Dealing With Reactive Depression Disorder

There’s a fine line between grief and reactive depression disorder. One is a natural reaction after a trauma and the other may need a little more intervention.

A rose by any other name

As the name implies, reactive depression disorder is a reaction to some outside stimulus. It’s a type of exogenous depression—it comes from outside forces—in contrast to endogenous depression, which comes from biological changes inside your body.

By definition, reactive depression disorder isn’t usually associated with major depression. In fact, it’s also referred to as an “adjustment disorder with depressed mood” to highlight the fact that the person isn’t able to adjust to the outside stress. The afflicted person manifests that inability to adjust with mild to moderate depression.

The situational depression should go away within six months after the trigger ends, otherwise it would be considered more serious form of depression.


Causes of reactive depression vary widely. They can be one-time events like the death of a loved one, being a victim of a crime, or the loss of a home due to a fire. Reactive depression can also be caused by recurring events like stress at work or financial hardship. Or the trigger can be a combination of the two—the end of a marriage where you still have to deal with the other person, for instance.


The symptoms of reactive depression mirror the feelings of other depressed states, but are often highlighted by feelings of hopeless or being overwhelmed by the situation. The depression can manifest itself through changes in appetite, inability to sleep, or frequent crying.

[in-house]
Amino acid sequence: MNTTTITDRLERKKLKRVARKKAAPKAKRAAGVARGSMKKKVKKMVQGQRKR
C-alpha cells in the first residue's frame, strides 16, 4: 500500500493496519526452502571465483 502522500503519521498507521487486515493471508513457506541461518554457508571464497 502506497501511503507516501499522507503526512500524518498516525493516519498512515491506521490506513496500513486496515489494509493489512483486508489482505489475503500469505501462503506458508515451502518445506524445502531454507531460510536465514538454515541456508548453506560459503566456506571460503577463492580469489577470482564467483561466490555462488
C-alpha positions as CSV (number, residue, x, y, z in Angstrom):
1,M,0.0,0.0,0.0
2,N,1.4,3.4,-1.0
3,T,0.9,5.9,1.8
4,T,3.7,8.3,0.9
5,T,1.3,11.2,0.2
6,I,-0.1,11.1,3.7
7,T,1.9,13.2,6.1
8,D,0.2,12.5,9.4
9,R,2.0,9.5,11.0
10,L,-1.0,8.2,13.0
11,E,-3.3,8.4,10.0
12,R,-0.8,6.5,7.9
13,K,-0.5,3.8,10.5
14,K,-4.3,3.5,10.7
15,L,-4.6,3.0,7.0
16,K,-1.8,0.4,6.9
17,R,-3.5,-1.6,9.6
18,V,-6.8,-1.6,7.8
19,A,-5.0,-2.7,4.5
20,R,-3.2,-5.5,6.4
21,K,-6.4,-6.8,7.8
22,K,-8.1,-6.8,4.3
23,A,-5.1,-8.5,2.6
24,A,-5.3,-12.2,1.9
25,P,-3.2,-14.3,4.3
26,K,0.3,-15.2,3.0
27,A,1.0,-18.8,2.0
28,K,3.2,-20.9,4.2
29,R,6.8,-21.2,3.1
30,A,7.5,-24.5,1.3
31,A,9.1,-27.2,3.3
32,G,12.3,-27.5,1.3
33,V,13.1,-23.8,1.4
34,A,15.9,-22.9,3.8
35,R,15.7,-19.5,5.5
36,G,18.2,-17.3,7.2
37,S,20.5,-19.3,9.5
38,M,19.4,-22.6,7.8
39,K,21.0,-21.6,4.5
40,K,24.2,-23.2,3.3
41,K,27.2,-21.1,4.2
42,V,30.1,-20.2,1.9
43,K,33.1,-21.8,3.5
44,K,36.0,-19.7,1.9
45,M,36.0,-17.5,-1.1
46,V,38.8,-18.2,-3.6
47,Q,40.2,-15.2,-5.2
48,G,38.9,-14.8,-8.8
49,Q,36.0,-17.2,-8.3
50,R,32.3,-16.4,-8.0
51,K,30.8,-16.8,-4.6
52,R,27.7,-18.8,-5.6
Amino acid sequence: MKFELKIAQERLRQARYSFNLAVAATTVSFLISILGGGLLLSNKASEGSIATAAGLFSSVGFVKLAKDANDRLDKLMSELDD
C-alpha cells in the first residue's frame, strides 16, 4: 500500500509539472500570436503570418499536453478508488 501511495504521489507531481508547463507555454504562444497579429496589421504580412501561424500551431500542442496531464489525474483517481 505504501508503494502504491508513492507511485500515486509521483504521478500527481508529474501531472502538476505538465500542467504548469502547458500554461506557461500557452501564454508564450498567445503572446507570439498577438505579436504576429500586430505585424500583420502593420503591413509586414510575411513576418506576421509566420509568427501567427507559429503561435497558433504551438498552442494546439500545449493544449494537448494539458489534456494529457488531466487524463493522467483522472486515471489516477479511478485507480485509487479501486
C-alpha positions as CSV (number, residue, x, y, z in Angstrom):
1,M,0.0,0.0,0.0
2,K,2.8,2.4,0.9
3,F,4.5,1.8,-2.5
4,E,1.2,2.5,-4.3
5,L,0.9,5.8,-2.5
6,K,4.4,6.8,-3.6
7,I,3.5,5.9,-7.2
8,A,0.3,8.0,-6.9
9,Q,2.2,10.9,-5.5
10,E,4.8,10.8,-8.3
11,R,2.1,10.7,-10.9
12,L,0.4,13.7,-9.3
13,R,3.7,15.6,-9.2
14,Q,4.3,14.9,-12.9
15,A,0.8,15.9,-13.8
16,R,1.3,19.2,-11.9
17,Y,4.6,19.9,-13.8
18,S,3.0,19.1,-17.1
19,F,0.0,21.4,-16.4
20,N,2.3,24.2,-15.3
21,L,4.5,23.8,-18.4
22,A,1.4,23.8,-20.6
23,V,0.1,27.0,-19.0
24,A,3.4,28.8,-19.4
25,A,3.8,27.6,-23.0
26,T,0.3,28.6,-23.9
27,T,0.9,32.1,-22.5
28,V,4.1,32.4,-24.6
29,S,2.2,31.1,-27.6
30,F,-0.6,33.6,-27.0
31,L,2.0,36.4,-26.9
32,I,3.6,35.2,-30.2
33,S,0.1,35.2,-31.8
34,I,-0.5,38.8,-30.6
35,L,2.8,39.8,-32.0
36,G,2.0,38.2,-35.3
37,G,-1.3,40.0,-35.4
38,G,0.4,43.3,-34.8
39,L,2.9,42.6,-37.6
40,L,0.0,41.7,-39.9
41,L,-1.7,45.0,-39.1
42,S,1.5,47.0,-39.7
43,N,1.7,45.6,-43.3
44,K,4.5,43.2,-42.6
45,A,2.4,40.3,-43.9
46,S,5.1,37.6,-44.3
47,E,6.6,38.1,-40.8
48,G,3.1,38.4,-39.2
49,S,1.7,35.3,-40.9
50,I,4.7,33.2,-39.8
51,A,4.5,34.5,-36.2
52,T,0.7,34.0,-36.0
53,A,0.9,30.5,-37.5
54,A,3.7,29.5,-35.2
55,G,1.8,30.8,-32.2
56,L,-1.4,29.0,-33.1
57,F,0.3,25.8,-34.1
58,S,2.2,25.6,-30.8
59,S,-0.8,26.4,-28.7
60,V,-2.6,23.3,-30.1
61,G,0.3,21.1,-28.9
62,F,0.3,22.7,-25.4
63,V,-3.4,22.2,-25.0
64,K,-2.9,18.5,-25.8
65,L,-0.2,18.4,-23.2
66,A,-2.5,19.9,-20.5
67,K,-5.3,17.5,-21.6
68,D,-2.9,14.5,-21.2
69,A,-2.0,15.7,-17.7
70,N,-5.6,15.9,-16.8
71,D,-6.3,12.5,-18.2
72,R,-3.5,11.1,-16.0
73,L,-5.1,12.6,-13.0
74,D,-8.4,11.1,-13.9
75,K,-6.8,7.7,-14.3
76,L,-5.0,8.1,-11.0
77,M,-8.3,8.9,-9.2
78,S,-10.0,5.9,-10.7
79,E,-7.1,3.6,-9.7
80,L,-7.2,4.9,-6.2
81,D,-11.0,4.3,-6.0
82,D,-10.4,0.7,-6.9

Someone with reactive depression may be unable to work or go to school, may withdraw from social activities, and may even increase their use of alcohol or drugs.


Depending on the severity of the depression, it may be possible to deal with the depression on your own, or therapy may be the best solution.

If situational depression is caused by ongoing problems, getting out of the situation can improve your mood, but it may not be necessary.  Some people become depressed because there doesn’t seem to be a solution to the problem. In that case, simply developing a plan to get out of the situation can help. For instance, if a stressful job is causing the depression, developing a plan to find a new job can help empower you and make you feel more optimistic long before leaving the job.

It may be helpful to chart your mood over time so you know whether the actions you’re taking to alleviate the stress are working. It’s also helpful to catch yourself becoming more depressed, since it’s easier to make changes when depression is minor. Enlisting the help of a friend or relative to monitor your mood may be useful, as it’s sometimes hard to recognize your own mood. Expanding your support system can go a long ways towards helping you cope with the stress.

While slightly more severe than ordinary grief, reactive depression should go away after the trigger is removed. If it doesn’t, counseling should be sought. There’s no shame in seeking outside help, and a therapist may even be able to help you develop coping skills that will prevent you from slipping into a depressed state the next time a traumatic event occurs.

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